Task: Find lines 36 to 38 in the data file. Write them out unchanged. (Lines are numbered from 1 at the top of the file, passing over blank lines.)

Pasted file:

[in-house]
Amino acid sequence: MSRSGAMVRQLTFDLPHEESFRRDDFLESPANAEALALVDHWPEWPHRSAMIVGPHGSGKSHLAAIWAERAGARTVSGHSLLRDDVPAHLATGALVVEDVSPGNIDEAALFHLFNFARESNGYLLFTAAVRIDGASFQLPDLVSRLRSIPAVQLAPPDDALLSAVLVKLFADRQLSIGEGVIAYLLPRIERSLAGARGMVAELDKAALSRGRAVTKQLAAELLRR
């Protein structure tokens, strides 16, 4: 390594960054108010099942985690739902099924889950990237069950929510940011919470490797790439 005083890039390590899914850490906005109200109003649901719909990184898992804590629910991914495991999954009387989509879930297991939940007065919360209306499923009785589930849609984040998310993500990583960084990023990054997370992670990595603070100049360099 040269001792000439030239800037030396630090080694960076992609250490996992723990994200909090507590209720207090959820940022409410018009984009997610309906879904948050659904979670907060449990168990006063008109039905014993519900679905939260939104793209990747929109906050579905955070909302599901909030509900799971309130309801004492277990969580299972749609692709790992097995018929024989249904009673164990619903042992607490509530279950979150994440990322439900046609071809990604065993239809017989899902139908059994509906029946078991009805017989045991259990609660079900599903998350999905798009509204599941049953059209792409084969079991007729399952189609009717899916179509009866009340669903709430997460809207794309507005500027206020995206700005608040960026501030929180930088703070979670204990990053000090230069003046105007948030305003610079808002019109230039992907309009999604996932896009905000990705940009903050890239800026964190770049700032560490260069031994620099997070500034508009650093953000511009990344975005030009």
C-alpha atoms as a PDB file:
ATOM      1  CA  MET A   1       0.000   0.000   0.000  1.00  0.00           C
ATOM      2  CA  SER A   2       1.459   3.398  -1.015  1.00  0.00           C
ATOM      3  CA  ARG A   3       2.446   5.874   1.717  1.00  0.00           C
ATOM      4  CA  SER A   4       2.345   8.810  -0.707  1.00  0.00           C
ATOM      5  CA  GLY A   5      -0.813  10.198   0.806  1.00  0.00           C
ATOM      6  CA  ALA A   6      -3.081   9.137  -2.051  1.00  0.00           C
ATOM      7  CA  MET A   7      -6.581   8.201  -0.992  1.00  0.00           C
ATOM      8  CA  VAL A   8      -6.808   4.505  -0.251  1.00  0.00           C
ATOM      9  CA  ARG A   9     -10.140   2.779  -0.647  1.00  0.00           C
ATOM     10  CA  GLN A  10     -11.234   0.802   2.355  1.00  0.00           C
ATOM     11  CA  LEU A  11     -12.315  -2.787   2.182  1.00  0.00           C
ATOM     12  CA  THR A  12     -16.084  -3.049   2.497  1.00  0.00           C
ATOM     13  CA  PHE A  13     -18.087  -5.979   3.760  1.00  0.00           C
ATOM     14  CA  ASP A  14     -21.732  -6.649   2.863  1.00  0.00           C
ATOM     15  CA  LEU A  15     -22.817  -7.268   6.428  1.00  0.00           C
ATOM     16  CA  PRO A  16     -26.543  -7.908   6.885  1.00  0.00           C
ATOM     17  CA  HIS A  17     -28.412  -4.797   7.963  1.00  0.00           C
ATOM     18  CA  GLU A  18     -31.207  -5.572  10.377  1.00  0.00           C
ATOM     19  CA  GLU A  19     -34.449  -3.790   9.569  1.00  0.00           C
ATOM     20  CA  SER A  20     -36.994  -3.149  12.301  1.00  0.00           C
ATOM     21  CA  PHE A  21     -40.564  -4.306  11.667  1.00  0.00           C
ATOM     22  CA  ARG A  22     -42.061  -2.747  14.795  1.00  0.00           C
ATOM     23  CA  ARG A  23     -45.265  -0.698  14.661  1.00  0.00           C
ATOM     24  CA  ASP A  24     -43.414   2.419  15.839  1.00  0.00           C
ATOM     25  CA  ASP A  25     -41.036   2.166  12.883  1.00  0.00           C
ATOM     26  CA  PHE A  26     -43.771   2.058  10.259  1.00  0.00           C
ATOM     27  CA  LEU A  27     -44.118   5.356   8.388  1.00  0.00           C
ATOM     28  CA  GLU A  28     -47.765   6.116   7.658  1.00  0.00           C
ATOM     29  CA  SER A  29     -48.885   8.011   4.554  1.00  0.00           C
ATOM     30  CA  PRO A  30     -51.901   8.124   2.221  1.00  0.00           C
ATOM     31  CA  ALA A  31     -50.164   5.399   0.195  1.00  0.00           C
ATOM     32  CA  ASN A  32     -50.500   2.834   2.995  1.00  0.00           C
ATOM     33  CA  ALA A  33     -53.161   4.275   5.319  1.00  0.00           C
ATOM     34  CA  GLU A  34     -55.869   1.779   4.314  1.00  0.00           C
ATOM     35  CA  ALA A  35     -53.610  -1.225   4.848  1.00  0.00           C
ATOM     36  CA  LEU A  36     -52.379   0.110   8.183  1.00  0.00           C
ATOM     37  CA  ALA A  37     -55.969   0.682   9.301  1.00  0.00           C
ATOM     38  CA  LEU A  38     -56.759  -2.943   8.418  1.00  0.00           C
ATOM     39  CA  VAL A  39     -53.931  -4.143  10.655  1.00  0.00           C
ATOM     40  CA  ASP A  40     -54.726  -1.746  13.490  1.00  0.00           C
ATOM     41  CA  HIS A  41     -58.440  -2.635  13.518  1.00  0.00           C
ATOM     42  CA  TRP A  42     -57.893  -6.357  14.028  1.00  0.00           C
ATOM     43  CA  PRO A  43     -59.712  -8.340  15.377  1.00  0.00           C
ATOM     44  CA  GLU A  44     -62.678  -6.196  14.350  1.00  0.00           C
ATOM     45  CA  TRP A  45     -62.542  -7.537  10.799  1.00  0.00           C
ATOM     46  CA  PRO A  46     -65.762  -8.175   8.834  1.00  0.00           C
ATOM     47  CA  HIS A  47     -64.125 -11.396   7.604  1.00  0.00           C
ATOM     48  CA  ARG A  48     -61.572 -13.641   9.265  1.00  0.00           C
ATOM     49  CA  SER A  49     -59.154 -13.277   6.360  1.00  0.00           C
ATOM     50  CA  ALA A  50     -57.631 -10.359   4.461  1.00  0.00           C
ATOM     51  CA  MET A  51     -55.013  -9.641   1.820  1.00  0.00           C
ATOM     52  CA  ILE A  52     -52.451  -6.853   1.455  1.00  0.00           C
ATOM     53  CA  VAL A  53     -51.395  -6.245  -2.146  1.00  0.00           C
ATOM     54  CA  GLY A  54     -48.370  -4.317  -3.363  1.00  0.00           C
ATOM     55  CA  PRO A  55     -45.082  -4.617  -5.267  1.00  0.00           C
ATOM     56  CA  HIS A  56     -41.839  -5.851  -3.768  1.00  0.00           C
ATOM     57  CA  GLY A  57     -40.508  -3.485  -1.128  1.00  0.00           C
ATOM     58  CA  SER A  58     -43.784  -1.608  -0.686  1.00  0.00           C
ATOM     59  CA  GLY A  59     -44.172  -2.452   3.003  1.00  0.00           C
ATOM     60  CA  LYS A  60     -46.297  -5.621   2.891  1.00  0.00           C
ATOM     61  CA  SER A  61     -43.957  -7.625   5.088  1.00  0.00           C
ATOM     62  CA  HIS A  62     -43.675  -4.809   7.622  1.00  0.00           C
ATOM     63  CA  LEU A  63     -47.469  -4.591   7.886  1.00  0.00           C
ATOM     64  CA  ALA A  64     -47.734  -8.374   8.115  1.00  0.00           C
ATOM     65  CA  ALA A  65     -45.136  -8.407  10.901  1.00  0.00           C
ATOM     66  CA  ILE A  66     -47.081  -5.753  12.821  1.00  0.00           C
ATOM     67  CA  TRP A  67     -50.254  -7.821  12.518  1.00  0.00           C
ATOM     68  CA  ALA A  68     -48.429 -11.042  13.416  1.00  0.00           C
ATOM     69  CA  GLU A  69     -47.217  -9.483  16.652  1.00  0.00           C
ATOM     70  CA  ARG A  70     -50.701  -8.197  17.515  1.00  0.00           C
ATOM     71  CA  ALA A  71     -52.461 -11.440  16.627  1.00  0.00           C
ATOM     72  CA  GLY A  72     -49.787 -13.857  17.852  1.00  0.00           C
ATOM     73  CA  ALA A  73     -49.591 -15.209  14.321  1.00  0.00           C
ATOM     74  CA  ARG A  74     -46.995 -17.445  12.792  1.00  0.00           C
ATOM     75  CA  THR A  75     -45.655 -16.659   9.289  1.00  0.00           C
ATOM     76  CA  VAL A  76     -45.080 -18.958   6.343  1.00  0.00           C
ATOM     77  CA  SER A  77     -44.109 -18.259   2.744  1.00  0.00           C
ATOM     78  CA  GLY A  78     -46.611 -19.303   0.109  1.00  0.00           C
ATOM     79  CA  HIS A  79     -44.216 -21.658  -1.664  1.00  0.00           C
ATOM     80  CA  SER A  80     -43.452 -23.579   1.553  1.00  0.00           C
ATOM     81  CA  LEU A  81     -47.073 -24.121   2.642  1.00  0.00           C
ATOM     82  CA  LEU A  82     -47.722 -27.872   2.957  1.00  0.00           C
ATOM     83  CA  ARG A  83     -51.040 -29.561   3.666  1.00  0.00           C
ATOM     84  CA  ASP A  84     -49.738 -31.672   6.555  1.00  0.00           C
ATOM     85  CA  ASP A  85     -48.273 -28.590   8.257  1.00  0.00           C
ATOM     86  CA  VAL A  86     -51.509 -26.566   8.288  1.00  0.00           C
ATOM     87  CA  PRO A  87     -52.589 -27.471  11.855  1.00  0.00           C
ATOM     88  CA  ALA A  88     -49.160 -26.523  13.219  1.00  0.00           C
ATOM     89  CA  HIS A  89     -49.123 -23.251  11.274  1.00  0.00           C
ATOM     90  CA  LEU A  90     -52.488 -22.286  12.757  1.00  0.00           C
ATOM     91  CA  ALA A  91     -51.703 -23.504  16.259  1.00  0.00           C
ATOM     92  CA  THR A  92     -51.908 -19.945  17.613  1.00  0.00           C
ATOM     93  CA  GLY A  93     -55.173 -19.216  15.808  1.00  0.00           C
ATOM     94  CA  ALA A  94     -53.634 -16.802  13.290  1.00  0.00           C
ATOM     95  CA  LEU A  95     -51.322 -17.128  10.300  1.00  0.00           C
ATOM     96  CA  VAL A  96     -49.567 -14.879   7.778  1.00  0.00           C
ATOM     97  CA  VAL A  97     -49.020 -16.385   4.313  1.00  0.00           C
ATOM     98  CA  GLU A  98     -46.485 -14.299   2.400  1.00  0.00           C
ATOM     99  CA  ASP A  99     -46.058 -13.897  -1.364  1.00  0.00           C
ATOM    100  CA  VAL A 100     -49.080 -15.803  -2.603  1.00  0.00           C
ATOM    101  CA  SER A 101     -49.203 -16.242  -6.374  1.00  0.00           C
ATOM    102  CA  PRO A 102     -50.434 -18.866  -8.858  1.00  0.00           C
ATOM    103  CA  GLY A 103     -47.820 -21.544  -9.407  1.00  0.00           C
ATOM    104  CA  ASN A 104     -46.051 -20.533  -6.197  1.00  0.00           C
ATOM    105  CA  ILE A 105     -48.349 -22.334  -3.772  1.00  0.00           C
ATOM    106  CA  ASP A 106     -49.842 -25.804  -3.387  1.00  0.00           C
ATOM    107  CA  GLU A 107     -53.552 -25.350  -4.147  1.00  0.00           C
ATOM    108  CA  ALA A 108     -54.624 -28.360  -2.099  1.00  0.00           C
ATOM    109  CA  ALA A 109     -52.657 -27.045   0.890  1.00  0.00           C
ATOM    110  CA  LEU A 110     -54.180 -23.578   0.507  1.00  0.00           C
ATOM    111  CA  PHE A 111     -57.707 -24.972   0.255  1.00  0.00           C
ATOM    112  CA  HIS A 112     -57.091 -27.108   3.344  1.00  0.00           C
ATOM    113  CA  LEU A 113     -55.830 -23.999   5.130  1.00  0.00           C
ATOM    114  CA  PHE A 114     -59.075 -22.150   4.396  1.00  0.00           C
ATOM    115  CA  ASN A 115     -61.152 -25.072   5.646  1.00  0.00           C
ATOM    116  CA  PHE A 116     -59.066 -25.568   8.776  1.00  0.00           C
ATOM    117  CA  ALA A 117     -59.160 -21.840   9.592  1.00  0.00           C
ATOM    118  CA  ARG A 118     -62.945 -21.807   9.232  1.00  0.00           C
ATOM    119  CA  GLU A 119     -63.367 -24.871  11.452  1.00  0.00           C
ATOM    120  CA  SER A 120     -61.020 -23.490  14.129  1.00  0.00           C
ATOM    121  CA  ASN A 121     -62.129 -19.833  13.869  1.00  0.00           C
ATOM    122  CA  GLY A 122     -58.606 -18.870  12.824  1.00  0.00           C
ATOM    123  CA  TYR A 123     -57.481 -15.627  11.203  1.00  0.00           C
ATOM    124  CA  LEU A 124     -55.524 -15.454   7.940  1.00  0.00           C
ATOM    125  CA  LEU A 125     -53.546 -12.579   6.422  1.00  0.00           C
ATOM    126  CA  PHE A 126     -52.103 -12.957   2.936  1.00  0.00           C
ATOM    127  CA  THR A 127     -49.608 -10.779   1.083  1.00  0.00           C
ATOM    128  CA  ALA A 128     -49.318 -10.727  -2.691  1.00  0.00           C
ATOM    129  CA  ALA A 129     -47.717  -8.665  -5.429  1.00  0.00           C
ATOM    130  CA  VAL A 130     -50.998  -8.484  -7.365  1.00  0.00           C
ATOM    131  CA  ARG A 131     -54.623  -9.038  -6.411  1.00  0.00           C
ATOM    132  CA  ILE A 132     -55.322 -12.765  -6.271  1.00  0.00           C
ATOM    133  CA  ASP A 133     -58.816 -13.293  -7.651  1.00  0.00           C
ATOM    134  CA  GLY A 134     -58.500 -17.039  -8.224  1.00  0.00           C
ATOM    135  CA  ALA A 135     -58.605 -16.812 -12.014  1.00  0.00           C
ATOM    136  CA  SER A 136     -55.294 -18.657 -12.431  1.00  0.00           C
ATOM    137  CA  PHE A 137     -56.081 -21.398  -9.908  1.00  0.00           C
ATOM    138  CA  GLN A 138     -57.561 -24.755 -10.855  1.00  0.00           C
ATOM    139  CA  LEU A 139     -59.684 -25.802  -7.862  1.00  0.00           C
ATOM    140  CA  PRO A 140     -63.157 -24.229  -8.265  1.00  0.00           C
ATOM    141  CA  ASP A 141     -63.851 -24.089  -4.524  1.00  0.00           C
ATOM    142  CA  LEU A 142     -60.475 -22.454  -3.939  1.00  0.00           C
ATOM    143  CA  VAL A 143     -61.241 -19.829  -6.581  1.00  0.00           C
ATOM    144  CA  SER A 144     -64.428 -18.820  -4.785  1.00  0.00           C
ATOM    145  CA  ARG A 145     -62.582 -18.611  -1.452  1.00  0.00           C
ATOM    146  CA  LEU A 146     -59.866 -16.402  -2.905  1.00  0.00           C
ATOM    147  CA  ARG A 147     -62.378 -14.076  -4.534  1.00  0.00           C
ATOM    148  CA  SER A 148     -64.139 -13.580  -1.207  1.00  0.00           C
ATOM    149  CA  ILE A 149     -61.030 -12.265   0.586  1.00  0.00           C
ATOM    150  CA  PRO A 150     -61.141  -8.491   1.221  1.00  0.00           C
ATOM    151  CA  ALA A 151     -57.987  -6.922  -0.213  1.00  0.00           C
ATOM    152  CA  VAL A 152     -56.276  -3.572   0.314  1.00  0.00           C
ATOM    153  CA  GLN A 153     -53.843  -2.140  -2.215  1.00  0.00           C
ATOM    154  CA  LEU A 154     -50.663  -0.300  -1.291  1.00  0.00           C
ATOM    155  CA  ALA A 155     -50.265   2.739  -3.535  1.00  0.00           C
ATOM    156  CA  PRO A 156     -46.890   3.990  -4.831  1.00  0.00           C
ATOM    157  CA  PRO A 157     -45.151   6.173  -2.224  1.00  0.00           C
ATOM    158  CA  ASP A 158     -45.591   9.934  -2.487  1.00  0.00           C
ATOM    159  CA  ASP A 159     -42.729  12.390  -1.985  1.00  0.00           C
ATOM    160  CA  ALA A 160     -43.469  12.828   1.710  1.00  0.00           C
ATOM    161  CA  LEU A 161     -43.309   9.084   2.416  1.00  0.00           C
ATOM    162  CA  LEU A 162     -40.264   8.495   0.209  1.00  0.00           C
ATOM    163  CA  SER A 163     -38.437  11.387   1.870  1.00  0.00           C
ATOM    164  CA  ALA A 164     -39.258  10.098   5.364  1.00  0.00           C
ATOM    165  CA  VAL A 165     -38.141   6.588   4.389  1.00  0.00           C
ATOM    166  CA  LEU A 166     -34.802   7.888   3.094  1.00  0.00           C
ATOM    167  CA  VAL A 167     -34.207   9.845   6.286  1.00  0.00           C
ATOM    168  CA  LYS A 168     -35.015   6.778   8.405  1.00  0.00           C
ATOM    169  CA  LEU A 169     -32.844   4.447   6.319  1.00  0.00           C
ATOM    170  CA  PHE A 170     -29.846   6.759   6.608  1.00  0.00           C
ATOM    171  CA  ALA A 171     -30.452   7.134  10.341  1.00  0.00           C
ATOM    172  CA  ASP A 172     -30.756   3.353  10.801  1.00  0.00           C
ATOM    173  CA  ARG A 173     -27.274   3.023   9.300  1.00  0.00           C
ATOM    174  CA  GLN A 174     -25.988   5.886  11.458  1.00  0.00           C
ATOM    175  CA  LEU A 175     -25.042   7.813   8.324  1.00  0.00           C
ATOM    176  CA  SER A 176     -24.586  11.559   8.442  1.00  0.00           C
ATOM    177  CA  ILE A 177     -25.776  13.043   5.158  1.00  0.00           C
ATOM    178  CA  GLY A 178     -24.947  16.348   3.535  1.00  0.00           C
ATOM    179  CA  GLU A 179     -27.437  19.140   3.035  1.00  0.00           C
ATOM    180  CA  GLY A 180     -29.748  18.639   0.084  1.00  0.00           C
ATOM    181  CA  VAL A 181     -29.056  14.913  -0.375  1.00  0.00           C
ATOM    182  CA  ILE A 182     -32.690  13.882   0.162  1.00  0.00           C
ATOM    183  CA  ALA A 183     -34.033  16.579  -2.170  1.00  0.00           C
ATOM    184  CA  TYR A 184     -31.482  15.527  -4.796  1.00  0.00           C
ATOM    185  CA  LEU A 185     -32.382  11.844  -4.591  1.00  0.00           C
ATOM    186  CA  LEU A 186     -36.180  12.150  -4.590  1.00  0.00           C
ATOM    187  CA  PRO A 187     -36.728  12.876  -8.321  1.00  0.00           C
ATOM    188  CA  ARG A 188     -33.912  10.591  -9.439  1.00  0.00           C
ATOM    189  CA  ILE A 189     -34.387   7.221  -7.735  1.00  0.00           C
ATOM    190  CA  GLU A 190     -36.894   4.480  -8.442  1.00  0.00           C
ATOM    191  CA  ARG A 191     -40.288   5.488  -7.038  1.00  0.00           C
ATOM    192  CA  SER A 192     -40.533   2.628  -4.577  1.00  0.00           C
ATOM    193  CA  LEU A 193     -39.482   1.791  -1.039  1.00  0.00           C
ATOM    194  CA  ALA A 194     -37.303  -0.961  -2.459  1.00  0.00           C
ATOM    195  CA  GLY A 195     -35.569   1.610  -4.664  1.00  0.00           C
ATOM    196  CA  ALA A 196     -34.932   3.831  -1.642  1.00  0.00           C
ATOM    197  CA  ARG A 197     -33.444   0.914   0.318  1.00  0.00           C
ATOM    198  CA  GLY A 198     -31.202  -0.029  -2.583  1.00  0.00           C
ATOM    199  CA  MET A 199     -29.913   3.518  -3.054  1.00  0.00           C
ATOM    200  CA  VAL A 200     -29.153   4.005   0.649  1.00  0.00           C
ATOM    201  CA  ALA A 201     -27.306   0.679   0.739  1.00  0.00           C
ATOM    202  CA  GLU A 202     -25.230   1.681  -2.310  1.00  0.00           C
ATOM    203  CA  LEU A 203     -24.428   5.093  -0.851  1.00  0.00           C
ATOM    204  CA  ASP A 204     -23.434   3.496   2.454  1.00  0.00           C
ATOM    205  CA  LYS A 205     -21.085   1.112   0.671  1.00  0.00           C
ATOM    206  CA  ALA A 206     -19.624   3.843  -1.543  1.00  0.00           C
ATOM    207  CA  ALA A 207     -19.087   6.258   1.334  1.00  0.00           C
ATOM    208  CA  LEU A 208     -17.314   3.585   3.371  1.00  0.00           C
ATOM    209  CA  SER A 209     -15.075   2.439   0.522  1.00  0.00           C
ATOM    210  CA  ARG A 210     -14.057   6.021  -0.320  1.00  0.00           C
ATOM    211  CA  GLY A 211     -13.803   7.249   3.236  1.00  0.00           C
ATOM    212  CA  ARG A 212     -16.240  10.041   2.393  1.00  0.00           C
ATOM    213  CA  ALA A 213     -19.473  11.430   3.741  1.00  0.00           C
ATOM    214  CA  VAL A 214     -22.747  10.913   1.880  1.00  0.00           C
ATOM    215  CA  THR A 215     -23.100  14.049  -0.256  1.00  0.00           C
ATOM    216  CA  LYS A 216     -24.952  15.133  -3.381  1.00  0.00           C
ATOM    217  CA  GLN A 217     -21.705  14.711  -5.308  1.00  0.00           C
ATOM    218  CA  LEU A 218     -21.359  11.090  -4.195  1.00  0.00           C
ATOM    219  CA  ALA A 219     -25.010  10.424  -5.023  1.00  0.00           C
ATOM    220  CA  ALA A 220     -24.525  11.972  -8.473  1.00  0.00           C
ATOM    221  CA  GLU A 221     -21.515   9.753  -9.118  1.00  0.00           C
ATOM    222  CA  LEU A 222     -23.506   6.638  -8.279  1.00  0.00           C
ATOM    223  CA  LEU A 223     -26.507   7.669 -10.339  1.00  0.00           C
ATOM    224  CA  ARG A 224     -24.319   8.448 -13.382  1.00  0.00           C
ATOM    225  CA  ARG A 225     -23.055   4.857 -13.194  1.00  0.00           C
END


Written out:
ATOM     32  CA  ASN A  32     -50.500   2.834   2.995  1.00  0.00           C
ATOM     33  CA  ALA A  33     -53.161   4.275   5.319  1.00  0.00           C
ATOM     34  CA  GLU A  34     -55.869   1.779   4.314  1.00  0.00           C